For them, the reduced annual contribution limit could seriously impact the chance of a decent retirement income further down the line, so it’s important to think about if you’re considering accessing your pension in such a situation.

The MPAA is a particular problem in the current pandemic, says Kate Smith, head of pensions at Aegon: “People may decide to access their DC pension earlier than they originally intended because they lost their job or their earnings are severely cut, perhaps because they’ve been furloughed. For some people, accessing a pension may be the only option to provide an income.

“The trouble is that triggering the MPAA could severely affect your ability to rebuild a pension and get your retirement savings back on track after the coronavirus crisis, once you’re back in work.”

As well as being unable to contribute what you had intended from your salary, people in this situation “may be unable to receive the full employer pension contributions without an additional tax charge, impacting their remuneration package”, adds Smith. This means having to work and save for longer to rebuild that pension pot.

In practical terms, after triggering the MPAA you can pay into a pension a maximum of £4,000 a year or £333 a month, before tax and including employer contributions, at a time when you might have hoped to pull out all the stops to boost your pot prior to retirement. Exceed that limit and you’ll face the penalty charge.

How to Avoid the MPAA

Importantly, it is possible to access your pension pot in certain ways without the MPAA kicking in.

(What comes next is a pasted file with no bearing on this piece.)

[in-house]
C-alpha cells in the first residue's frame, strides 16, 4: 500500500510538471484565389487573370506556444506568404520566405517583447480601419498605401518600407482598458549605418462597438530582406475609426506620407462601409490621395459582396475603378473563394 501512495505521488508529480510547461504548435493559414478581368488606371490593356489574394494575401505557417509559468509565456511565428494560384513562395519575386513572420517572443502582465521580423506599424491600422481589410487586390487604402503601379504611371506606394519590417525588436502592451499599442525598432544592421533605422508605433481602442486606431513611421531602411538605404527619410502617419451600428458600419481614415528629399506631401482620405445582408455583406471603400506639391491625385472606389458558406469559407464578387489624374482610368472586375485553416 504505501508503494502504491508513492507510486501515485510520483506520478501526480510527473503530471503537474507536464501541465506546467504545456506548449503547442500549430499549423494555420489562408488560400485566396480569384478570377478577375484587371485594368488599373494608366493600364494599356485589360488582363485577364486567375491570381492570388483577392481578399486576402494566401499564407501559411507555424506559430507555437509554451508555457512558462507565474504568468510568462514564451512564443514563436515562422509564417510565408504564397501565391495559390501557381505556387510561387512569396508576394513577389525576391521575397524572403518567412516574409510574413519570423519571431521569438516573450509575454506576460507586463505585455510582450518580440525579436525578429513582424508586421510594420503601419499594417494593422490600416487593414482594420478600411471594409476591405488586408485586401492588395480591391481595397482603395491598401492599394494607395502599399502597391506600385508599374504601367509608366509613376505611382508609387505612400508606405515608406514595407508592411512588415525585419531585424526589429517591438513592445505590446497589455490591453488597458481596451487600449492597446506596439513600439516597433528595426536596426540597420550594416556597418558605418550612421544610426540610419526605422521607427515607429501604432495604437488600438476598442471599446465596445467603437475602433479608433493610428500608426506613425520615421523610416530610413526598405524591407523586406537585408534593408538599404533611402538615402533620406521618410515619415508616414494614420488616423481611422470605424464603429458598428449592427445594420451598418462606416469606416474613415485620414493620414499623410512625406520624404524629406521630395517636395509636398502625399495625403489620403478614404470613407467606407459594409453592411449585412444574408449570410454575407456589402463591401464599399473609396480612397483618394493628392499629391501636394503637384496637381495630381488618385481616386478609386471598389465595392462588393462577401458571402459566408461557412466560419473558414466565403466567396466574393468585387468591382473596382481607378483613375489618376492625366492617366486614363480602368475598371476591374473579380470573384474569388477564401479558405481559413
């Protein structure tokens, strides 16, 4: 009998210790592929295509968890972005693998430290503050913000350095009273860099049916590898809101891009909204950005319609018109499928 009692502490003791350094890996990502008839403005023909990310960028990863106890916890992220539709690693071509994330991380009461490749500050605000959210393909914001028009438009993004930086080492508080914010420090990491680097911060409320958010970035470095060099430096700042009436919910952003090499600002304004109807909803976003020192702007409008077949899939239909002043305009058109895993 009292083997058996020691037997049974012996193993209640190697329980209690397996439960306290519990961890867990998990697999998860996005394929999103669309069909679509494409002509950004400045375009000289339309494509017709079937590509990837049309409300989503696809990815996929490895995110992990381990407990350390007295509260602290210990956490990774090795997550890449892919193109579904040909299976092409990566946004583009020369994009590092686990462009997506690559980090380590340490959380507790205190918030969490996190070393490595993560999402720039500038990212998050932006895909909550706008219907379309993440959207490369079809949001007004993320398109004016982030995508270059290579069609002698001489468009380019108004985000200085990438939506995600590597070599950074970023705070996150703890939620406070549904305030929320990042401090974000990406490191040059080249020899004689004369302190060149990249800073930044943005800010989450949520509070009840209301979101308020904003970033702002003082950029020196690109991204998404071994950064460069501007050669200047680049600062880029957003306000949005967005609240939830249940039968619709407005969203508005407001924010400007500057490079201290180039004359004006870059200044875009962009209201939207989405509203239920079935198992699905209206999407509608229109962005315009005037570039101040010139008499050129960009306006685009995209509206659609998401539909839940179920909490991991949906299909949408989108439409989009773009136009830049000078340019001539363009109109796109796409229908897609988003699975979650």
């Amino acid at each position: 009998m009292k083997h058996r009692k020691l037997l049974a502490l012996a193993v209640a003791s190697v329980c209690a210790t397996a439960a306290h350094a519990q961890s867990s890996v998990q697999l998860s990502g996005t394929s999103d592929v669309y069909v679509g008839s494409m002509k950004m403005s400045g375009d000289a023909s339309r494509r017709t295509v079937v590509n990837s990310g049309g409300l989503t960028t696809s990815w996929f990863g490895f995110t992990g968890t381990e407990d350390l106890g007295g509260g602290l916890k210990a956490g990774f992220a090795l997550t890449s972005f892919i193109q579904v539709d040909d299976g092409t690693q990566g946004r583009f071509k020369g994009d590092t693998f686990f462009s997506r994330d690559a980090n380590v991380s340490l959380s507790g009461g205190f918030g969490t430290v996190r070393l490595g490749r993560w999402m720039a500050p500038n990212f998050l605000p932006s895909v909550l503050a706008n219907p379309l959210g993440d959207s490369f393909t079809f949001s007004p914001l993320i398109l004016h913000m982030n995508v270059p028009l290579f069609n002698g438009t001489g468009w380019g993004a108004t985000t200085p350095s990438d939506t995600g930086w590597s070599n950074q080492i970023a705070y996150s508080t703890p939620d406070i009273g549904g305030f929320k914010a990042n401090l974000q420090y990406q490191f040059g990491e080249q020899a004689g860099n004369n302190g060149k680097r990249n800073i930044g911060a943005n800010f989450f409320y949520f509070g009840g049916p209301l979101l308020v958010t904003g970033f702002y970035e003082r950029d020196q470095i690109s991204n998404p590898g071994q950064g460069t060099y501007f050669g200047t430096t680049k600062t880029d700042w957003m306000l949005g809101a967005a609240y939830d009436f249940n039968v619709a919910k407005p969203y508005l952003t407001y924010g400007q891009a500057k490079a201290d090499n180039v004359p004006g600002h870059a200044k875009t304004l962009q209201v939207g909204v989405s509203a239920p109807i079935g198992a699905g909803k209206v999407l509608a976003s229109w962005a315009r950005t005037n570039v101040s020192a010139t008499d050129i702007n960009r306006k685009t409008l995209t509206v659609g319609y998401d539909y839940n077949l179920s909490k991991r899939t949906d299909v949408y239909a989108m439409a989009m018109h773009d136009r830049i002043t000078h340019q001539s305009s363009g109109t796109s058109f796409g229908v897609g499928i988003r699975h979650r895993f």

It should not, for example, be triggered if you take only the tax-free 25% lump sum out of your pension and use that to buy an annuity. It should also not be triggered if you move the pension into a drawdown account and only take the 25% tax-free element as cash but leave the taxable balance invested. You can also cash in small pension pots worth less than £10,000 without impact.

Bear in mind, too, that the MPAA applies only to DC pension schemes, and not to defined benefit or DB (final salary) schemes. That means you could draw a DB pension without affecting the £40,000 annual contribution limit on any DC pensions you may have.

Finally, if you’re thinking about taking a flexible income from your DC pension, it would make sense to ensure you’ve contributed as much as you can for the current tax year (up to £40,000) beforehand, as accessing your pension will immediately trigger the MPAA going forward.

 

The information contained within is for educational and informational purposes ONLY. It is not intended nor should it be considered an invitation or inducement to buy or sell a security or securities noted within nor should it be viewed as a communication intended to persuade or incite you to buy or sell security or securities noted within. Any commentary provided is the opinion of the author and should not be considered a personalised recommendation. The information contained within should not be a person's sole basis for making an investment decision. Please contact your financial professional before making an investment decision.

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About Author

Faith Glasgow  Faith Glasgow is a freelance journalist specialising in pensions and investment trusts